Ever wonder where those huge murals in the U.S. Capitol building came from? Sunday marks the 132nd anniversary of the death of Constantino Brumidi, the official Artist of the Capitol, who died in poverty after a 25-year distinguished career painting there.

D.C. Mayor Vincent Gray has declared Sunday "Constantino Brumidi Day," and in recognition of the event, there will be a ceremony hosted by various historical societies at Brumidi’s grave in Glenwood Cemetery at 1 p.m. Gray’s proclamation will be read and flowers will be presented by the Rhodes Tavern-DC Heritage Society, the Abruzzo and Molise Heritage Society, the Italian Cultural Society and the Lido Civic Club.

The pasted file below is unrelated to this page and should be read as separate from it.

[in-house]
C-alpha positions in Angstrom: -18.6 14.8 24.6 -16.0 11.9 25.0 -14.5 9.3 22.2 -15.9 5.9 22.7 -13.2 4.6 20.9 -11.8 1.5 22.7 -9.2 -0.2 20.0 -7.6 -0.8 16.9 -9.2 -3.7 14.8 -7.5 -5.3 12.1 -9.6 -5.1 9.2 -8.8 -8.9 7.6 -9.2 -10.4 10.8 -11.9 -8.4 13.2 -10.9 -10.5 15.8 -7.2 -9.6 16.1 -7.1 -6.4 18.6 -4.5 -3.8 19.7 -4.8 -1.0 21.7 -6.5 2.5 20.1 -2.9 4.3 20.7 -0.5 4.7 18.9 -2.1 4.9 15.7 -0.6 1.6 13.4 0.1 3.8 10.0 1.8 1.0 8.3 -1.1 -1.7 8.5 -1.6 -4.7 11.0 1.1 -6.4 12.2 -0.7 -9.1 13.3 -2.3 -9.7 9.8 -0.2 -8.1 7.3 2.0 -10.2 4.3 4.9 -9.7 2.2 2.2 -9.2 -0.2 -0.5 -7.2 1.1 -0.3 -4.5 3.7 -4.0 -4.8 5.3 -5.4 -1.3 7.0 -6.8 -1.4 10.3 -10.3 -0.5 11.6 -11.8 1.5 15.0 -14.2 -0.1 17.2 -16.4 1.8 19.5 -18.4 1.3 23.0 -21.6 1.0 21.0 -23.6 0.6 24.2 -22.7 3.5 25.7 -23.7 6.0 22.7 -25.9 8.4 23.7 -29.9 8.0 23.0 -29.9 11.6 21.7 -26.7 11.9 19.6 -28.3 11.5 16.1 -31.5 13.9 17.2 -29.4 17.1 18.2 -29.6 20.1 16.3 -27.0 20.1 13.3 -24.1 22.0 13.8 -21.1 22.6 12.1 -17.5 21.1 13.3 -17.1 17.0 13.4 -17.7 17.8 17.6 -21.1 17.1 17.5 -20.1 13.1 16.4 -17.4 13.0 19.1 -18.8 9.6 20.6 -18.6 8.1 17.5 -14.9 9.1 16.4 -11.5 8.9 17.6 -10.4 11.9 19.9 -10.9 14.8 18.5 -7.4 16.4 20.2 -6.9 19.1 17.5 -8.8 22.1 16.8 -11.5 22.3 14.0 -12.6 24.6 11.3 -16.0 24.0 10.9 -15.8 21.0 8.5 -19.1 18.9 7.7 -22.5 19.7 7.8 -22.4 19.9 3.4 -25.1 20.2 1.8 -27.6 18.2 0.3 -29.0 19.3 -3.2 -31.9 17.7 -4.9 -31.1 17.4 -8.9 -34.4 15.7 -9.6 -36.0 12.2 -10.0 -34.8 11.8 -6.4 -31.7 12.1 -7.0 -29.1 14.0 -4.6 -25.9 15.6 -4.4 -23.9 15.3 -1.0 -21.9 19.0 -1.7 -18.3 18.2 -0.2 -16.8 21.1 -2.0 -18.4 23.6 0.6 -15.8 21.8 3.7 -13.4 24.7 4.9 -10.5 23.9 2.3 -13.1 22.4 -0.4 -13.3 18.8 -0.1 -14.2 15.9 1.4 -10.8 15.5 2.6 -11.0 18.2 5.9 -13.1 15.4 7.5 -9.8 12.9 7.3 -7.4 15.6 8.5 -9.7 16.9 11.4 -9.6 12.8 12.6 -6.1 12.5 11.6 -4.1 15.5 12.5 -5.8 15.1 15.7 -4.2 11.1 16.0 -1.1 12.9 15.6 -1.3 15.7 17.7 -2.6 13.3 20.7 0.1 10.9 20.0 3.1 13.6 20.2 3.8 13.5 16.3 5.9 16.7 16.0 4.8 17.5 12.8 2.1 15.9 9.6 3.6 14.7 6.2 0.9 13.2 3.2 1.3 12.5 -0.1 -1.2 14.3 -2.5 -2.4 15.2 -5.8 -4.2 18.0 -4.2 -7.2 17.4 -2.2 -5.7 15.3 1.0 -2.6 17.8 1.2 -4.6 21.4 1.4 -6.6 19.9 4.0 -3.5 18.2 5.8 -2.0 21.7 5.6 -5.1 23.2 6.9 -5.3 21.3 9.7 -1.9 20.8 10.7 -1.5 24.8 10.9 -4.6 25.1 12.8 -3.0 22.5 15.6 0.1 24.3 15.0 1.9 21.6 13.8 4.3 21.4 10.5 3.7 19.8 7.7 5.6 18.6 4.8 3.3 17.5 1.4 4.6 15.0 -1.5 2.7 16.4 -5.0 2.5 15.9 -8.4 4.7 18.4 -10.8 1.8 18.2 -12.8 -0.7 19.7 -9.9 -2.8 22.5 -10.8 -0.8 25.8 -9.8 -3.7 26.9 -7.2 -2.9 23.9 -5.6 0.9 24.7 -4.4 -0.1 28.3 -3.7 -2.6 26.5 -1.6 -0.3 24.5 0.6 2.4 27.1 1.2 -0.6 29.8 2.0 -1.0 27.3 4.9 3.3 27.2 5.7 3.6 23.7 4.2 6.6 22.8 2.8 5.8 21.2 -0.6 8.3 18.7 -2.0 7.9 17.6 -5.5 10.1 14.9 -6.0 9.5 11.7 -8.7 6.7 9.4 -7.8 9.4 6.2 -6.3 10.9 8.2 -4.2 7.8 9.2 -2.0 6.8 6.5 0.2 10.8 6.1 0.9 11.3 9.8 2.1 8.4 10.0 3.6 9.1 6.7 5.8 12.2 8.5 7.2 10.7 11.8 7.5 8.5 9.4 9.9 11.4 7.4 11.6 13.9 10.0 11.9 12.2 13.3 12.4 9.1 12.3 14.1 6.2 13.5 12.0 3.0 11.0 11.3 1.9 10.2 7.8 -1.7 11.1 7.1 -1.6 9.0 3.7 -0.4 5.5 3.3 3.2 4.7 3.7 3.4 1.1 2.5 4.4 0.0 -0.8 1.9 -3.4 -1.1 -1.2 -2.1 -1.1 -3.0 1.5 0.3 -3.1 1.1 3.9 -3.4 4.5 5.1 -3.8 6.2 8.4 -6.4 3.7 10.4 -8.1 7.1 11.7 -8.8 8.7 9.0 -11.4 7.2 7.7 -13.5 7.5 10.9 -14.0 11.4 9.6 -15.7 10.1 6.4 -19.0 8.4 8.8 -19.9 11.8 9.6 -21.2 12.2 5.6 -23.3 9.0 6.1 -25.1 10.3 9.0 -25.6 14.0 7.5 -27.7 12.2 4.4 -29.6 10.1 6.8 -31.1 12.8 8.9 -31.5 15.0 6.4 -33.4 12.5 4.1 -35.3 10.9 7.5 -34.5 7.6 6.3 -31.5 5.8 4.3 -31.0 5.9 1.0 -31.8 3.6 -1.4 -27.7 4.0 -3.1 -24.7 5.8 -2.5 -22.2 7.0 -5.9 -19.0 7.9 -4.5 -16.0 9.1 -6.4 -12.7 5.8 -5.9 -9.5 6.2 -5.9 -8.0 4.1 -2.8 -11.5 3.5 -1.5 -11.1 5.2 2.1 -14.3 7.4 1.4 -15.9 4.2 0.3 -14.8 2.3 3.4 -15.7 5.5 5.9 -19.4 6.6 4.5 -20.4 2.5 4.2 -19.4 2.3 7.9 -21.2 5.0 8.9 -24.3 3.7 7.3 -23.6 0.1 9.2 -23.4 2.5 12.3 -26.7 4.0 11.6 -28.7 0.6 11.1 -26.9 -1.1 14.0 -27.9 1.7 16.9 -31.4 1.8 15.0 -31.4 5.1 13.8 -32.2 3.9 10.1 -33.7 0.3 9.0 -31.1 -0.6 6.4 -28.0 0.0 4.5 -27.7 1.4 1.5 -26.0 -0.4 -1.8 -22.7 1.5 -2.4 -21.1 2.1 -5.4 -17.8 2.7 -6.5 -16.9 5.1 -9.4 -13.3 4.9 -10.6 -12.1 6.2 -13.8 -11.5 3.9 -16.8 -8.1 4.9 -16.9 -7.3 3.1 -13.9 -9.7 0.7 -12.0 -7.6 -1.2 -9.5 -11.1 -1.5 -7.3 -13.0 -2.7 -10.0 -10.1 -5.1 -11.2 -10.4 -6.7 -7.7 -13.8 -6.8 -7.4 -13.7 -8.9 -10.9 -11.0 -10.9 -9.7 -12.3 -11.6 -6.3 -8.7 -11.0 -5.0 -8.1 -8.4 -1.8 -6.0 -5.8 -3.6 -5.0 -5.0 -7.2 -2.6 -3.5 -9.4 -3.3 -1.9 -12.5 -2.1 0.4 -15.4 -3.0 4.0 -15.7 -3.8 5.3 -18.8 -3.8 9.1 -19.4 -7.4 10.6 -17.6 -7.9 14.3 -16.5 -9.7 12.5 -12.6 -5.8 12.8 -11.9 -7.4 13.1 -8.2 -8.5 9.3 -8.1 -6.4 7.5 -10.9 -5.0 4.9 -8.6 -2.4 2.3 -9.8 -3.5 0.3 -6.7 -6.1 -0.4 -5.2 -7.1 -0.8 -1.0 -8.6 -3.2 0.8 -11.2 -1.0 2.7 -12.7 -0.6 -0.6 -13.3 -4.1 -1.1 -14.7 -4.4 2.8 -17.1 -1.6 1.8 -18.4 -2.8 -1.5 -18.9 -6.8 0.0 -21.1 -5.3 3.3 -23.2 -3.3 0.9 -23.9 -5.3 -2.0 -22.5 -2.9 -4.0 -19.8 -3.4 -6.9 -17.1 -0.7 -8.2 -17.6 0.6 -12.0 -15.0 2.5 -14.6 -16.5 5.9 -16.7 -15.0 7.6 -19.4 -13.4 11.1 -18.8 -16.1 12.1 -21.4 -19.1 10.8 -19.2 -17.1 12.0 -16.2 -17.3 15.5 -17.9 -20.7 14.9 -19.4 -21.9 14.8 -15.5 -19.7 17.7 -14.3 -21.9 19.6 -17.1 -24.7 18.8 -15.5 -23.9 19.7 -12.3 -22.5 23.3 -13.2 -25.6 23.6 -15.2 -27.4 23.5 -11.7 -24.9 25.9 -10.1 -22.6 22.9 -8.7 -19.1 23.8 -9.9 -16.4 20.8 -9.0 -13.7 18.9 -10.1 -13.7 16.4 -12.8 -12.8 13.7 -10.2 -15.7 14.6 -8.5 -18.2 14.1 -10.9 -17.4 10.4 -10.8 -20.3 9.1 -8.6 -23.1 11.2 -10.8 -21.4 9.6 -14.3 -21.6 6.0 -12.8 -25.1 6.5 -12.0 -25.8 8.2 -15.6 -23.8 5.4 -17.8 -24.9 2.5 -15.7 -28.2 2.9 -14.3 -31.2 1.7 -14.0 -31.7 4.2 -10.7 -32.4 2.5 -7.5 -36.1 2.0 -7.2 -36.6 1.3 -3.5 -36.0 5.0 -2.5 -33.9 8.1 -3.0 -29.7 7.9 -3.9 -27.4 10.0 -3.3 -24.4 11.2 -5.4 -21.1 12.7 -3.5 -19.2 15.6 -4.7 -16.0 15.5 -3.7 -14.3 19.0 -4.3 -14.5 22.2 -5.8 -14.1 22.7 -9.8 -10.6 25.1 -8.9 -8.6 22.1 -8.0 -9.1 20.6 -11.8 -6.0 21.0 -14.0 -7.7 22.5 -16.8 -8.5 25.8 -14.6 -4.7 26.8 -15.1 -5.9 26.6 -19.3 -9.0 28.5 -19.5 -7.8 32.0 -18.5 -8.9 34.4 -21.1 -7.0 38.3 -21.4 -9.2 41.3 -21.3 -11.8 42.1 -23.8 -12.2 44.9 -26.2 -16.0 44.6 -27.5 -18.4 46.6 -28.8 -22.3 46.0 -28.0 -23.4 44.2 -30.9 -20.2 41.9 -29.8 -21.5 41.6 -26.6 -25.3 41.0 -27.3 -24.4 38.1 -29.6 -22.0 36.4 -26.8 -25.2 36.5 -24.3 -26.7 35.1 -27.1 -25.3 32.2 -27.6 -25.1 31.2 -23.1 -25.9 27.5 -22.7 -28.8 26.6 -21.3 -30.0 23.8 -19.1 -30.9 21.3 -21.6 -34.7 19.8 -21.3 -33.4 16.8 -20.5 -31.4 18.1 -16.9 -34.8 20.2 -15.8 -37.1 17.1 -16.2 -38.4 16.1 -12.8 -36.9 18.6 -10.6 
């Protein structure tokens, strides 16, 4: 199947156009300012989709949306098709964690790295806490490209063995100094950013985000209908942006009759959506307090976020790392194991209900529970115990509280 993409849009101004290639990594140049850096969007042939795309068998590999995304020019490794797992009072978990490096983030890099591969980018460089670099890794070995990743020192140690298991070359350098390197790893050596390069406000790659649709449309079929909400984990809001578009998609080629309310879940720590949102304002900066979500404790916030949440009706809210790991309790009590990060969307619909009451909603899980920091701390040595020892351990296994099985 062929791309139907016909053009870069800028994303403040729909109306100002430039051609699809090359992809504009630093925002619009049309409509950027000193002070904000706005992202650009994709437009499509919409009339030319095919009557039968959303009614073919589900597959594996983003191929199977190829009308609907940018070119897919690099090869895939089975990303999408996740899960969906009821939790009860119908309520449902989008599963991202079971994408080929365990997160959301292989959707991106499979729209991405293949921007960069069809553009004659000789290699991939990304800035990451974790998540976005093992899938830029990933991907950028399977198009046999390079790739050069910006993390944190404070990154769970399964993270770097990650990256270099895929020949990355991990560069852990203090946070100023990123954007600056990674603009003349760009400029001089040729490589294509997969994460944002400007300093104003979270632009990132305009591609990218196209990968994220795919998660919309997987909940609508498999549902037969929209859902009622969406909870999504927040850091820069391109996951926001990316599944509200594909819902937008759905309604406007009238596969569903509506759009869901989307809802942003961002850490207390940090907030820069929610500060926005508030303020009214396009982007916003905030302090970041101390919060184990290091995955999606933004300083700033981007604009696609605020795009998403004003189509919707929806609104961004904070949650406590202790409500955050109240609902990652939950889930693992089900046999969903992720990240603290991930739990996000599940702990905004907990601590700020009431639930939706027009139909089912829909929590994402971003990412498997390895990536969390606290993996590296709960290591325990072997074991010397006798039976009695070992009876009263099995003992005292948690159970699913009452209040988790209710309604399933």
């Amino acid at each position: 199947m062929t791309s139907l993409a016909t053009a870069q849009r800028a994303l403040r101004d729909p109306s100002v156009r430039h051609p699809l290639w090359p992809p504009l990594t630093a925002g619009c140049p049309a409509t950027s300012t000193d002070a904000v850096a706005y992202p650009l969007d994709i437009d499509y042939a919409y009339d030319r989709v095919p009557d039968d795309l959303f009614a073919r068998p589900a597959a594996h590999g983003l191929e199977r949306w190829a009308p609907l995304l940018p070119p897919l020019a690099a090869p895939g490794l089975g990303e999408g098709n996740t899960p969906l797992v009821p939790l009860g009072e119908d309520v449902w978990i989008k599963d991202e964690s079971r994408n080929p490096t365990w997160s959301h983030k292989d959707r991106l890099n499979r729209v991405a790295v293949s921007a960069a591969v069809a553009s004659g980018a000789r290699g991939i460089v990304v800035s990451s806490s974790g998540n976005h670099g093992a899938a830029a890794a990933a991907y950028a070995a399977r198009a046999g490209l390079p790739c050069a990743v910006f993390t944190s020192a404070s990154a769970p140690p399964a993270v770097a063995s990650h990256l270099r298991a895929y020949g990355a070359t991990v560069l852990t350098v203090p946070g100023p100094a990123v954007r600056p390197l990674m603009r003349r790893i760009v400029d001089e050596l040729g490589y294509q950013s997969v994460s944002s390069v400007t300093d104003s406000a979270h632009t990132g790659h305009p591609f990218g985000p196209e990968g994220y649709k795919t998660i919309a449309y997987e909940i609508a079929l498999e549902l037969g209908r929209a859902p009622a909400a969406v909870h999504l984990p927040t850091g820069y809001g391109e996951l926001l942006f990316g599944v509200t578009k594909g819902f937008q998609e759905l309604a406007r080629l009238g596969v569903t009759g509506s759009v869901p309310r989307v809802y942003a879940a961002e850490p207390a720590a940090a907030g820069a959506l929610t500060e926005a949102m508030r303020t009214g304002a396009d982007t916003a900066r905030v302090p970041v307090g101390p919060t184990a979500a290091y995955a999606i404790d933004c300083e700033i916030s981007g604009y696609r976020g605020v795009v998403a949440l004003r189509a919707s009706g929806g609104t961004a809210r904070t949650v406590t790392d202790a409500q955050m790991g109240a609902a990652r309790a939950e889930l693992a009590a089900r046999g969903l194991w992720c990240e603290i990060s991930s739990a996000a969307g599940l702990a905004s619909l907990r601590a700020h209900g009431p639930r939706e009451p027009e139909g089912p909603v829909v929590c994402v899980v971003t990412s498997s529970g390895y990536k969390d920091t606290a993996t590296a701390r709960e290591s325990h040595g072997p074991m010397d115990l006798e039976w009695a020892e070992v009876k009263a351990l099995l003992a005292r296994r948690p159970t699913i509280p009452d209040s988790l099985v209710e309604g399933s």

Brumidi's grave remained unmarked until 1952, when then-Speaker Sam Rayburn unveiled a bronze marker for Brumidi. The artist's murals can be found throughout the Capitol. His creations include The Apotheosis of Washington (in the canopy of the Rotunda) and one-third of the Frieze of American History, also in the Rotunda. He also designed and painted The President’s Room and painted the first tribute to an African American in the Capitol when he placed Crispus Attucks in the center of his painting of the Boston Massacre. Brumidi immigrated to the U.S. in 1852 from Italy.